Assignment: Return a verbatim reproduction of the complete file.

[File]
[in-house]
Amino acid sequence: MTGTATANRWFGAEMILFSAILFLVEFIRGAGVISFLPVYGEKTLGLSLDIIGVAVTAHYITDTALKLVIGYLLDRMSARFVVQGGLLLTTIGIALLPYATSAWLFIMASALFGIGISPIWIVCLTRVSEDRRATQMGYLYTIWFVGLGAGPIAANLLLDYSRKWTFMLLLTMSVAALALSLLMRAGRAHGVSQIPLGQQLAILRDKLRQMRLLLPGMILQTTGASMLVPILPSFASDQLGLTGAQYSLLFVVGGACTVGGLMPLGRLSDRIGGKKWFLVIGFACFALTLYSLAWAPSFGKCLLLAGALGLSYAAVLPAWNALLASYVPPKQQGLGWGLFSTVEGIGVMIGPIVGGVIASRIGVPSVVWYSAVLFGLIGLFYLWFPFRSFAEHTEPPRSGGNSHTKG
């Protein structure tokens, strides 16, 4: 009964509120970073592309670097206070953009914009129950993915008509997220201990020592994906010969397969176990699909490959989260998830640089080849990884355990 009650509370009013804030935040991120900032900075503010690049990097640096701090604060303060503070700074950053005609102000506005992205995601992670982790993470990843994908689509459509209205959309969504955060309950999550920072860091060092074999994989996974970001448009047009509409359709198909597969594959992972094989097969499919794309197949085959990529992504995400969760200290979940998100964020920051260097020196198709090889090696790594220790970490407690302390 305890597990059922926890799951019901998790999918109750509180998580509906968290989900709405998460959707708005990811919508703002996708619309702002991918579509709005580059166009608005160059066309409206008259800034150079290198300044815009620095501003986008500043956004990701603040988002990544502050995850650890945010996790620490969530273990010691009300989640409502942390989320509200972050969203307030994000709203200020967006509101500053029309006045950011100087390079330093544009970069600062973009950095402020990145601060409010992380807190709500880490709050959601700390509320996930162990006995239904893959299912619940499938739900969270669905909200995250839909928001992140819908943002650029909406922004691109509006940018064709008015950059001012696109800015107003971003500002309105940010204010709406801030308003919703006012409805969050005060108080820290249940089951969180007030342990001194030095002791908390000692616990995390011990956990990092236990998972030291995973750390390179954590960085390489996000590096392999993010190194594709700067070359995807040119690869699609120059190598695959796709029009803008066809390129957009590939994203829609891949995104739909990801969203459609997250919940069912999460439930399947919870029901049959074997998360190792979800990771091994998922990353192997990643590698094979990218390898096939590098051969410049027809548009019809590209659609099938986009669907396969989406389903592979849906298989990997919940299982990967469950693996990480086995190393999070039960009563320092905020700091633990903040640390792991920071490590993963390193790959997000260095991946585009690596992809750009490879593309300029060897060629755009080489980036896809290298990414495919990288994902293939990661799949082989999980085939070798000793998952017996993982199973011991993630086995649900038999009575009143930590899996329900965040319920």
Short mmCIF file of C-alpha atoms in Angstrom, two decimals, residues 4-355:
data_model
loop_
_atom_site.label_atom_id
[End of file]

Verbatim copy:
[in-house]
Amino acid sequence: MTGTATANRWFGAEMILFSAILFLVEFIRGAGVISFLPVYGEKTLGLSLDIIGVAVTAHYITDTALKLVIGYLLDRMSARFVVQGGLLLTTIGIALLPYATSAWLFIMASALFGIGISPIWIVCLTRVSEDRRATQMGYLYTIWFVGLGAGPIAANLLLDYSRKWTFMLLLTMSVAALALSLLMRAGRAHGVSQIPLGQQLAILRDKLRQMRLLLPGMILQTTGASMLVPILPSFASDQLGLTGAQYSLLFVVGGACTVGGLMPLGRLSDRIGGKKWFLVIGFACFALTLYSLAWAPSFGKCLLLAGALGLSYAAVLPAWNALLASYVPPKQQGLGWGLFSTVEGIGVMIGPIVGGVIASRIGVPSVVWYSAVLFGLIGLFYLWFPFRSFAEHTEPPRSGGNSHTKG
């Protein structure tokens, strides 16, 4: 009964509120970073592309670097206070953009914009129950993915008509997220201990020592994906010969397969176990699909490959989260998830640089080849990884355990 009650509370009013804030935040991120900032900075503010690049990097640096701090604060303060503070700074950053005609102000506005992205995601992670982790993470990843994908689509459509209205959309969504955060309950999550920072860091060092074999994989996974970001448009047009509409359709198909597969594959992972094989097969499919794309197949085959990529992504995400969760200290979940998100964020920051260097020196198709090889090696790594220790970490407690302390 305890597990059922926890799951019901998790999918109750509180998580509906968290989900709405998460959707708005990811919508703002996708619309702002991918579509709005580059166009608005160059066309409206008259800034150079290198300044815009620095501003986008500043956004990701603040988002990544502050995850650890945010996790620490969530273990010691009300989640409502942390989320509200972050969203307030994000709203200020967006509101500053029309006045950011100087390079330093544009970069600062973009950095402020990145601060409010992380807190709500880490709050959601700390509320996930162990006995239904893959299912619940499938739900969270669905909200995250839909928001992140819908943002650029909406922004691109509006940018064709008015950059001012696109800015107003971003500002309105940010204010709406801030308003919703006012409805969050005060108080820290249940089951969180007030342990001194030095002791908390000692616990995390011990956990990092236990998972030291995973750390390179954590960085390489996000590096392999993010190194594709700067070359995807040119690869699609120059190598695959796709029009803008066809390129957009590939994203829609891949995104739909990801969203459609997250919940069912999460439930399947919870029901049959074997998360190792979800990771091994998922990353192997990643590698094979990218390898096939590098051969410049027809548009019809590209659609099938986009669907396969989406389903592979849906298989990997919940299982990967469950693996990480086995190393999070039960009563320092905020700091633990903040640390792991920071490590993963390193790959997000260095991946585009690596992809750009490879593309300029060897060629755009080489980036896809290298990414495919990288994902293939990661799949082989999980085939070798000793998952017996993982199973011991993630086995649900038999009575009143930590899996329900965040319920």
Short mmCIF file of C-alpha atoms in Angstrom, two decimals, residues 4-355:
data_model
loop_
_atom_site.label_atom_id